Are passive strategies actually lowering market efficiency in the real world? There is now considerable evidence to suggest so. For instance, joint research from Stanford University, Emory University, and Israel’s Interdisciplinary Center Herzliya, found that greater ETF participation is accompanied by a dramatic impact on an individual stock. Over the ensuing year, a 1% increase in ownership of ETFs leads to a 9% rise in correlation between a stock and its industry group, as well as the broader market, which thus implies a greater degree of stock return “synchronicity”.

The relationship between the stock’s price and future earnings, meanwhile, falls by a hefty 14%, thus reflecting the increasing disconnect between price and valuation. A 1% increase in ETF ownership also causes bid-ask spreads to widen by 1.6%, indicating a sizable drop in market liquidity and a rise in trading costs.

According to the authors, the overall results support the view that “increased ETF ownership can lead to higher trading costs and lower benefits from information acquisition. This combination results in less informative security prices for the underlying firms”.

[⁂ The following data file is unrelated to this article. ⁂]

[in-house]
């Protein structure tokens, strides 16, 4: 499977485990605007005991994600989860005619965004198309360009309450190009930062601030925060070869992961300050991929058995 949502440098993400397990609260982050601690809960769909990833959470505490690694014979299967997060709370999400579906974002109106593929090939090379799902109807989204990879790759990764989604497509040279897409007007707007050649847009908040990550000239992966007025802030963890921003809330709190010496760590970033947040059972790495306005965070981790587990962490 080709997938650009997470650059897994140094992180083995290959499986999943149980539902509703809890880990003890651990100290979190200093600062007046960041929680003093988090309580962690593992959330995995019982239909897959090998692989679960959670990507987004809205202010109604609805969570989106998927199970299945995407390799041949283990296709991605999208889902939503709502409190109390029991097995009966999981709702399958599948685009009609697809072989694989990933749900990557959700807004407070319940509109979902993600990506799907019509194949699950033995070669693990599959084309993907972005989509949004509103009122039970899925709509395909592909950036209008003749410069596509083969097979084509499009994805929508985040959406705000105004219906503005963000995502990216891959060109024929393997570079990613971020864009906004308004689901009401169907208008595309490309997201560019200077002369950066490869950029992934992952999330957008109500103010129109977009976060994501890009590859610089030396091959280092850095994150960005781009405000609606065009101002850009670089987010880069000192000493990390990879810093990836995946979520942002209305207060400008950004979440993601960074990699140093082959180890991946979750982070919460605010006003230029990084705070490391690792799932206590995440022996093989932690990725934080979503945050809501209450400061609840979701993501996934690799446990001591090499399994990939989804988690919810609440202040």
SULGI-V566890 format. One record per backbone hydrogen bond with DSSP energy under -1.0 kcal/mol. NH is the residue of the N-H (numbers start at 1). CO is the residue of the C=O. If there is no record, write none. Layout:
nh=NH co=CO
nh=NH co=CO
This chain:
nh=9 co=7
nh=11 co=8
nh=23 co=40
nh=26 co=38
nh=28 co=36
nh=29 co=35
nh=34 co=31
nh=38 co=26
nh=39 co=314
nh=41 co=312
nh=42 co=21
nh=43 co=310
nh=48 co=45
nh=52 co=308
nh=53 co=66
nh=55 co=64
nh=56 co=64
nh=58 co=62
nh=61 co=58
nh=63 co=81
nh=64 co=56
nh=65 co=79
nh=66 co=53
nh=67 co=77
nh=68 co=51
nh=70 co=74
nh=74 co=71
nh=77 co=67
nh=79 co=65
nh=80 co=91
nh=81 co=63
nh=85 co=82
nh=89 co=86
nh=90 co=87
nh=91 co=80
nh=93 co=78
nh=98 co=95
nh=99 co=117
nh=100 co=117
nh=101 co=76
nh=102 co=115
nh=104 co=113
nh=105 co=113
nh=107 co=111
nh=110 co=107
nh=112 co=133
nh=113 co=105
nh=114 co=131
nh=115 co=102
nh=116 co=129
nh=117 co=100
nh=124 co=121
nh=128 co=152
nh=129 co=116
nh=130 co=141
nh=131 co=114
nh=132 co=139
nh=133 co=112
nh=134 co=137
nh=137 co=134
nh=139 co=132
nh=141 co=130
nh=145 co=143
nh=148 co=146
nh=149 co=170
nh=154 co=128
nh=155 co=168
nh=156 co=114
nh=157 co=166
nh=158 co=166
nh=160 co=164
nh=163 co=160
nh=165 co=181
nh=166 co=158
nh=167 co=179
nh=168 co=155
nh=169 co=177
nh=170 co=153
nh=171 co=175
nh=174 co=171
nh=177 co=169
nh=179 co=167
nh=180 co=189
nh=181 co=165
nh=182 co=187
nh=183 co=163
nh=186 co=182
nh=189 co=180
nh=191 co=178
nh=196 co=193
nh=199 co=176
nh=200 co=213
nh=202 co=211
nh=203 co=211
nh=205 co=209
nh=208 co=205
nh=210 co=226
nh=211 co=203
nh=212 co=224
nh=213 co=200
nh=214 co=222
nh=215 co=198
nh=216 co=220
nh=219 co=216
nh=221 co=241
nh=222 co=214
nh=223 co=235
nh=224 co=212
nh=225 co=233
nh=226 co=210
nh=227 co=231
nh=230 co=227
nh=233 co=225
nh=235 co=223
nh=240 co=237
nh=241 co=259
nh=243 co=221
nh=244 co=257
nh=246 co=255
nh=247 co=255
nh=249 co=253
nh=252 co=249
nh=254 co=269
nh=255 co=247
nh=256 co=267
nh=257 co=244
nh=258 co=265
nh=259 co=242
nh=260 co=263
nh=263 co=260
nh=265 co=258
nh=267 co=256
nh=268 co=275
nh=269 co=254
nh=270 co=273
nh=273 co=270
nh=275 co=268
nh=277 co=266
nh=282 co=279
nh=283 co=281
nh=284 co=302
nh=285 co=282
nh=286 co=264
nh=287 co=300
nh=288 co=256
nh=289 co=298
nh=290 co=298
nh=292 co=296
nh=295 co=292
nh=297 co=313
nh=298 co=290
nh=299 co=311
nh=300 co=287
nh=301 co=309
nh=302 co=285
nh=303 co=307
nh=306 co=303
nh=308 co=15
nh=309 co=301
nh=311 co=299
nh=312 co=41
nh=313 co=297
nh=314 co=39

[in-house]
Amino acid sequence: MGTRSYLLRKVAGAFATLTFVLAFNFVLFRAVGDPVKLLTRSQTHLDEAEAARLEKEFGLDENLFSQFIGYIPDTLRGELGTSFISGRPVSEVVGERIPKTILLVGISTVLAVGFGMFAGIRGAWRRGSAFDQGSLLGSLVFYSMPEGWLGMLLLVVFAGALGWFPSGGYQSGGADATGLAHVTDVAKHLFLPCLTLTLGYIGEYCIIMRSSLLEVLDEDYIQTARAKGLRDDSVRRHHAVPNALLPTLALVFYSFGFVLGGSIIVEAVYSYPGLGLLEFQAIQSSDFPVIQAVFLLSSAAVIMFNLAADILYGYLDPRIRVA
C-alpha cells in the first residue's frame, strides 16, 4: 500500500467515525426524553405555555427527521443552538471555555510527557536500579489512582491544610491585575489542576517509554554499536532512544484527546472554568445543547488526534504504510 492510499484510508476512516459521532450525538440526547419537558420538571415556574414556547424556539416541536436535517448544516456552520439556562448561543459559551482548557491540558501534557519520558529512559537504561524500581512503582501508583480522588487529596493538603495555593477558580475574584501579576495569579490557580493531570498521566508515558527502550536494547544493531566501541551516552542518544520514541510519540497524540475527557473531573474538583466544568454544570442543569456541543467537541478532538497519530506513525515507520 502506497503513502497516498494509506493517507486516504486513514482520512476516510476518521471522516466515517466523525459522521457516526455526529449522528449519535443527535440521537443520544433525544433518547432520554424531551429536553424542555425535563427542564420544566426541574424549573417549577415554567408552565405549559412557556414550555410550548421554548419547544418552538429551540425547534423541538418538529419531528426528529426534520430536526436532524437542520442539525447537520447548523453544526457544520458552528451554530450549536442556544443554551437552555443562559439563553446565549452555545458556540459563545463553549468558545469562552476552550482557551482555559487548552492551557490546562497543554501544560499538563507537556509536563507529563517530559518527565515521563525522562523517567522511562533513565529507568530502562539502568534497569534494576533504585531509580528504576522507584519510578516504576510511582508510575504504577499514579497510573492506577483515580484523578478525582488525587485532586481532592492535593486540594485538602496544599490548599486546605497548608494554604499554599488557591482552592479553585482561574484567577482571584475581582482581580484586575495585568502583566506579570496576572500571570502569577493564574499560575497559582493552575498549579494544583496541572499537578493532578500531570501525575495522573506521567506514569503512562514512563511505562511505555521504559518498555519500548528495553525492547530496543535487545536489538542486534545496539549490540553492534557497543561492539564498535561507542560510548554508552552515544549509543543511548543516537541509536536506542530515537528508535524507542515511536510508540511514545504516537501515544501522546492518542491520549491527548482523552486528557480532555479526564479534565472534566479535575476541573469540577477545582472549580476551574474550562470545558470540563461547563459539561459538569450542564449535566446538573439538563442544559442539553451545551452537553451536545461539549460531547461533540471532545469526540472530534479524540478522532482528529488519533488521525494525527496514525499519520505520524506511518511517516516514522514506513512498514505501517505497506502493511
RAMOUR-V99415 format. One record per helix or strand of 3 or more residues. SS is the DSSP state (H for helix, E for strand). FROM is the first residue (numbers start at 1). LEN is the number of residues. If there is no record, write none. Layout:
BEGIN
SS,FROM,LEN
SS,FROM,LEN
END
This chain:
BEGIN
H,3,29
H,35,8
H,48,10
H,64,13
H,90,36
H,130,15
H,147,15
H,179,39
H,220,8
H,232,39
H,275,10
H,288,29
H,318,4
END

A noted 2014 paper from Virginia Tech, “Indexing and Stock Price Efficiency”, also found similar results. Based on a sample of 591 large and liquid US stocks, the authors found that greater indexing of stocks leads to less efficient prices, “as indicated by stronger post-earnings-announcement drift and greater deviations of stock prices from the random walk”.

And more recently, research from Horizon Kinetics found a substantial increase between the S&P 500 and its largest constituents over the past 20 years. Between 1975 and 2015, for example, the correlation of shares in ExxonMobil with the index has surged from 0.35 to 0.73. The US hedge fund suggests that this increase reflects the greater amount of money being investing in index trackers, which in turn is causing its constituents to move in lockstep with each other – this prevents investors from seeking to profit from buying good companies and selling bad ones.

Are Active Managers Partly Responsible?